When I read today that venture capitalist pioneer David Morgenthaler had died one of my first thoughts was the statement attributed to Archimedes "Give me a place to stand and with a lever I will move the world". David moved the world in many important ways. As one of the first venture capitalists he used his own money to start Morgenthaler Ventures which he went on to build into a premier firm that invested in more than 325 startups. As a founding director of the National Venture Capital Association he helped shape the development of the industry, including leading the successful legislative effort to allow pension funds to invest in venture capital which vastly increased the capital available to innovative startups.
These are all immense and important accomplishments but when I thought of the Archimedes quotation I was thinking of an equally powerful placement of a lever by Mr. Morgenthaler which illustrates the modest side of the man. In 1994 David was visiting MIT, including the Alfred P. Sloan School of Management at MIT (previously known as the MIT School of Industrial Management and now known as the MIT Sloan School of Management). There wasn't a lot of entrepreneurial activity at that time - the school was about industrial management. In talking with students he learned about the MIT $10K Business Plan Competition, as fledgling entrepreneurial competition initiated by MIT students in 1989, of which I was a founding judge. As a true visionary David saw something in this modest beginning and in true "problem solving" mode and with inquisitiveness David probed the student organizers about what they were trying to accomplish. "Bringing Scientists, Engineers and Management students together to create innovative solutions to problems" was the gist of the students' response. "What is your biggest problem?" David asked. At the time it was raising the prize money - a total of $10,000 at the time. "What would you do if you didn't have to do that?" David asked. "Think about that over the weekend and let's talk on Monday" he said.
On Monday the students said they would work to "Build Tomorrow's Leading Companies". It wasn't about making a pretty business plan, the goal was to build companies that made an important difference. David's response: "My wife and I will donate the $10,000 prize money for the next 3 years - go make it happen". The rest is history. Over the next 25+ years the $10K became the $50k and then the $100K. The MIT $100K has facilitated the birth of more than 160 companies, which have gone on to raise $1.3 billion in venture capital and build $16 billion in market capitalization. More than 30 MIT $100K startups have been acquired by major companies, such as Oracle and Merck. Over 4,600 people are currently employed by MIT $100K companies. Within a few years of the Morgenthaler grant the students started the Global Startup Workshop to train students from around the world how to launch and run similar competitions. John Harthorne, one of the Global Startup Workshop lead organizers went on to found MassChallenge, the world's largest startup accelerator competition whose 2015 Impact Report notes its "growing international alumni pool of 835 startups have raised over $1.1 billion in outside funding, an achievement which puts us firmly at the top of the pack globally among accelerators. Our alumni have also created over 6,500 high-paying, quality jobs and 32,500 indirect support jobs that add to their communities and the global economy. These are truly impressive achievements that validate progress towards our greater goals of creating jobs and building strong entrepreneurial ecosystems around the world."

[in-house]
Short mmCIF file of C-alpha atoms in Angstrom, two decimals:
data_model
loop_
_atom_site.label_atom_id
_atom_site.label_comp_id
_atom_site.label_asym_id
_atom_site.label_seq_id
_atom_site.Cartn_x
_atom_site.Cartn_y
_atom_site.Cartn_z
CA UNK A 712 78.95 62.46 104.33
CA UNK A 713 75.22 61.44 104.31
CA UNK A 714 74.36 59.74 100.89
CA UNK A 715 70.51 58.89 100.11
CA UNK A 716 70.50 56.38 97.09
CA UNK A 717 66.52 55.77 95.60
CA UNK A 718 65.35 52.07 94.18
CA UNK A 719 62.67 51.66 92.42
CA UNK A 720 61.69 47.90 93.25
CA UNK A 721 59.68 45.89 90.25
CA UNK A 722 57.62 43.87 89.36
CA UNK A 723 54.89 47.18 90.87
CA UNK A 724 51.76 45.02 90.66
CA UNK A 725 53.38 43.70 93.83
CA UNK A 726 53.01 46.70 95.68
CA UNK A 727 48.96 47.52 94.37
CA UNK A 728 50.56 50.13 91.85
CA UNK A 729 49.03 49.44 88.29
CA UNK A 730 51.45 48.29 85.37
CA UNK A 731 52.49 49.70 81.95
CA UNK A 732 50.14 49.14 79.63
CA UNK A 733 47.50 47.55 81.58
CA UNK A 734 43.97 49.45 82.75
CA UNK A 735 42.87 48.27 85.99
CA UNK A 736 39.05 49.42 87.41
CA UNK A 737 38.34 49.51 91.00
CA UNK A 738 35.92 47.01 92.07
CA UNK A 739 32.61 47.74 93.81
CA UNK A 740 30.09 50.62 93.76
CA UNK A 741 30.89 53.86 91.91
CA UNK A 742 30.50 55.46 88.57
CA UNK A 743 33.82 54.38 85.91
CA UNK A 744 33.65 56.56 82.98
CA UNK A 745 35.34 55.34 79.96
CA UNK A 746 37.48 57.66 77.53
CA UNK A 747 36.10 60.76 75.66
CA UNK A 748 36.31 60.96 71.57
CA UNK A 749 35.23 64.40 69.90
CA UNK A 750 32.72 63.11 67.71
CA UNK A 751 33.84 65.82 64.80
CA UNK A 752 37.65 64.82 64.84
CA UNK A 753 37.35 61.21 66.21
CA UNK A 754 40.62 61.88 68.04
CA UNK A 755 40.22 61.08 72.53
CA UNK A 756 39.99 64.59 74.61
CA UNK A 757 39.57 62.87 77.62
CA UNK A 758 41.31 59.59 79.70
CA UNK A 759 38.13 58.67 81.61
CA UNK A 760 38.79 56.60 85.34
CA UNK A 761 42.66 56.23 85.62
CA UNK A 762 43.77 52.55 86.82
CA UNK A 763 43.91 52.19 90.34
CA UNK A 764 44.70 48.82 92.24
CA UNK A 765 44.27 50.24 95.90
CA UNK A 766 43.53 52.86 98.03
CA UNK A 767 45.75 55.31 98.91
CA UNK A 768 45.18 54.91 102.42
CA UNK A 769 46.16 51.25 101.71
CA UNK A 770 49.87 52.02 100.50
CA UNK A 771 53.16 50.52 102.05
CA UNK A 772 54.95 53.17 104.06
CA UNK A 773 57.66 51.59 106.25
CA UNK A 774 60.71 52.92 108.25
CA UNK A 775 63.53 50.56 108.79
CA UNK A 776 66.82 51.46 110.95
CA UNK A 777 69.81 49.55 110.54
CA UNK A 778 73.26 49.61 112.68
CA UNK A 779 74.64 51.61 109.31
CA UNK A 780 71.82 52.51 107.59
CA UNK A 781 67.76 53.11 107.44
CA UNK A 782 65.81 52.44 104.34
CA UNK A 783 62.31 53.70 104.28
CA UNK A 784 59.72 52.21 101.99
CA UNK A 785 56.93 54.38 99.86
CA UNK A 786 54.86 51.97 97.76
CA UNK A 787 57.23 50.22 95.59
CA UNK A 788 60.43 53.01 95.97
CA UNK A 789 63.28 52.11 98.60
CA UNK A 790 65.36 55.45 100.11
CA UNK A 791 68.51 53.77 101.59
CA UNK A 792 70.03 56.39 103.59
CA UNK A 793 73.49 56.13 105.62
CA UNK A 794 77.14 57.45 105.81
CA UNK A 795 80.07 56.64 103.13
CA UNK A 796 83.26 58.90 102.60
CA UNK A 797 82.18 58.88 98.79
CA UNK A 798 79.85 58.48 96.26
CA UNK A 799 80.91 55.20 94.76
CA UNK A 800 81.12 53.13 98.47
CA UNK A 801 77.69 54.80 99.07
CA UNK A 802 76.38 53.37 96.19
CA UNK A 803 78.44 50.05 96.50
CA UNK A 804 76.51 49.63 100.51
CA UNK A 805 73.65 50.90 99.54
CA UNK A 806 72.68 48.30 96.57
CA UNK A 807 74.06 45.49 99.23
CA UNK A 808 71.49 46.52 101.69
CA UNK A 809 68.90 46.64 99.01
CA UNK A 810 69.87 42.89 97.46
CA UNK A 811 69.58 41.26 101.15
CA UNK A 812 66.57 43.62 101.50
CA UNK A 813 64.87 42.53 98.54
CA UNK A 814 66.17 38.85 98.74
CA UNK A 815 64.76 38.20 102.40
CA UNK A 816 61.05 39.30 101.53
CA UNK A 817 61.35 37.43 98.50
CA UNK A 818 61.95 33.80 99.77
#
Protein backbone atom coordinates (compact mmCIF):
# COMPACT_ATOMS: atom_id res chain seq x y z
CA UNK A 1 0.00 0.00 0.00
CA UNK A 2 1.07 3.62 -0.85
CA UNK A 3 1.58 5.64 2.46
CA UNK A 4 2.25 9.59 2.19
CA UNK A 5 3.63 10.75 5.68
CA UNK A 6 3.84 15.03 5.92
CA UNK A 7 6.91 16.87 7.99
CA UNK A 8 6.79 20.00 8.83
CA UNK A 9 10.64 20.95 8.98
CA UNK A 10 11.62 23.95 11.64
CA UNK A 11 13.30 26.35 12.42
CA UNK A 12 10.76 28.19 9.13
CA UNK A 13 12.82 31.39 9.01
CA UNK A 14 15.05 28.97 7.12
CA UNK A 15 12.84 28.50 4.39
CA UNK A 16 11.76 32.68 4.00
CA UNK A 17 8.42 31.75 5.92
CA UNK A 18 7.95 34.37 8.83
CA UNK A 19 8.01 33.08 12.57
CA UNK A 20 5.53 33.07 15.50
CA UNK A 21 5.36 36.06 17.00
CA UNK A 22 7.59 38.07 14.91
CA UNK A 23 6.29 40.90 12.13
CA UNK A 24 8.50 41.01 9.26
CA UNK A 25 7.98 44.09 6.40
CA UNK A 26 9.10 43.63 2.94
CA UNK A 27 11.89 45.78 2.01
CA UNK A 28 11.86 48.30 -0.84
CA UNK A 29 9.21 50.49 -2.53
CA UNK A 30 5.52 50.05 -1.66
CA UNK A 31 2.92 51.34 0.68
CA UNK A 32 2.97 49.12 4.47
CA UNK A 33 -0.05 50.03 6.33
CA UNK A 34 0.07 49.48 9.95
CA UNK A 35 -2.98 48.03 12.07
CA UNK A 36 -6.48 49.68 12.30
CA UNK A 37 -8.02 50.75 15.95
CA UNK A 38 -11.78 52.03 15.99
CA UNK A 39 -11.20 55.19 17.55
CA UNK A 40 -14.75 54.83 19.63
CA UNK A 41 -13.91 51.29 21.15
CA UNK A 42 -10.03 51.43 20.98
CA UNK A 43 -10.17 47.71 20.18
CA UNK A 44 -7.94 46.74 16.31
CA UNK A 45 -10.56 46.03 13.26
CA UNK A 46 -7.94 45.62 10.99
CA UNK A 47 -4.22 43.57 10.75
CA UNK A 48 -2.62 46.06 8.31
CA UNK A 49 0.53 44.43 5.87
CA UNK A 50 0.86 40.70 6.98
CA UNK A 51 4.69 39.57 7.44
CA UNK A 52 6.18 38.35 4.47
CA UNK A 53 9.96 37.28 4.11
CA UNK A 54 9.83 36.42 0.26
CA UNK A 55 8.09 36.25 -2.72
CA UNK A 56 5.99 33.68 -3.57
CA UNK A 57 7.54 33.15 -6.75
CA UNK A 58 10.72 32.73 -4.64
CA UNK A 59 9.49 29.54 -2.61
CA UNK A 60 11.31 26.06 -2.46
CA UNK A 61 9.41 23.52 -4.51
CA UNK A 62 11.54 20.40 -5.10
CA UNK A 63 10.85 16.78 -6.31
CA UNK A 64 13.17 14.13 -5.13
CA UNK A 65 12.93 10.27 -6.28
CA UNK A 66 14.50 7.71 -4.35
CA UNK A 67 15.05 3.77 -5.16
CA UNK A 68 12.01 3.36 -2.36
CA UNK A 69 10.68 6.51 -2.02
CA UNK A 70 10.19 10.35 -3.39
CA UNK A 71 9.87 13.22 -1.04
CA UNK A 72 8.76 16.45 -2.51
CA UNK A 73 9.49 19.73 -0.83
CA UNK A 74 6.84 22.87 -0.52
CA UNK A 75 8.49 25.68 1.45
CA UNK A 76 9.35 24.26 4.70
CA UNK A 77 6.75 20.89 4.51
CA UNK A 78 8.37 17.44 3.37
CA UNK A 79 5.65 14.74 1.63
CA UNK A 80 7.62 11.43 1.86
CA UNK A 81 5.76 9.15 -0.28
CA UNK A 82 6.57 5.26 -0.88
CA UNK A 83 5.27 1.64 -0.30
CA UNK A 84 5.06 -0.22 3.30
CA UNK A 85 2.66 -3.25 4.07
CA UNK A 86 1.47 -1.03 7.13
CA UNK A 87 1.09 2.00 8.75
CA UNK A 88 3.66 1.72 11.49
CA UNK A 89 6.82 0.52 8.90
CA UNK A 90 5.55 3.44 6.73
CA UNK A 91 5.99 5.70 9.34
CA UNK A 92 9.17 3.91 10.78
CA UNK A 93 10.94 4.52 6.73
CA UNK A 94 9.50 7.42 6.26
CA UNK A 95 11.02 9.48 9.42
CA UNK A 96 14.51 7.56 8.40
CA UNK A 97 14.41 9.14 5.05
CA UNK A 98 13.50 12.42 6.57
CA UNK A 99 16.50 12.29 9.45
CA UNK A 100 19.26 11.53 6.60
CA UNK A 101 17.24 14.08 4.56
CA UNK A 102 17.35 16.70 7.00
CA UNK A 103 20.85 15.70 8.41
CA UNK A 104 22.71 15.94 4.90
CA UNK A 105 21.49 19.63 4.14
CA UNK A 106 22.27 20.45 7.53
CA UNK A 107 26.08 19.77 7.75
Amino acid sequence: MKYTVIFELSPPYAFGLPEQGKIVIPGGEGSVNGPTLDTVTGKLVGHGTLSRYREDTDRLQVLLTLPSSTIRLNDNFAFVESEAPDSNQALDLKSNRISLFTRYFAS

David Morgenthaler's vision and early financial support was key in all of this. He participated as a $10K judge for a number of years. Although a competitive venture capitalist he never asked for anything in return for his support of the $100K. He was helpful and modest, but then again if you know "where to place the lever" the satisfaction comes from actually seeing the world move.
In an era that has seen people become increasingly self absorbed and self promotive we need more true leaders like David Morgenthaler. David, you will be missed but certainly not forgotten.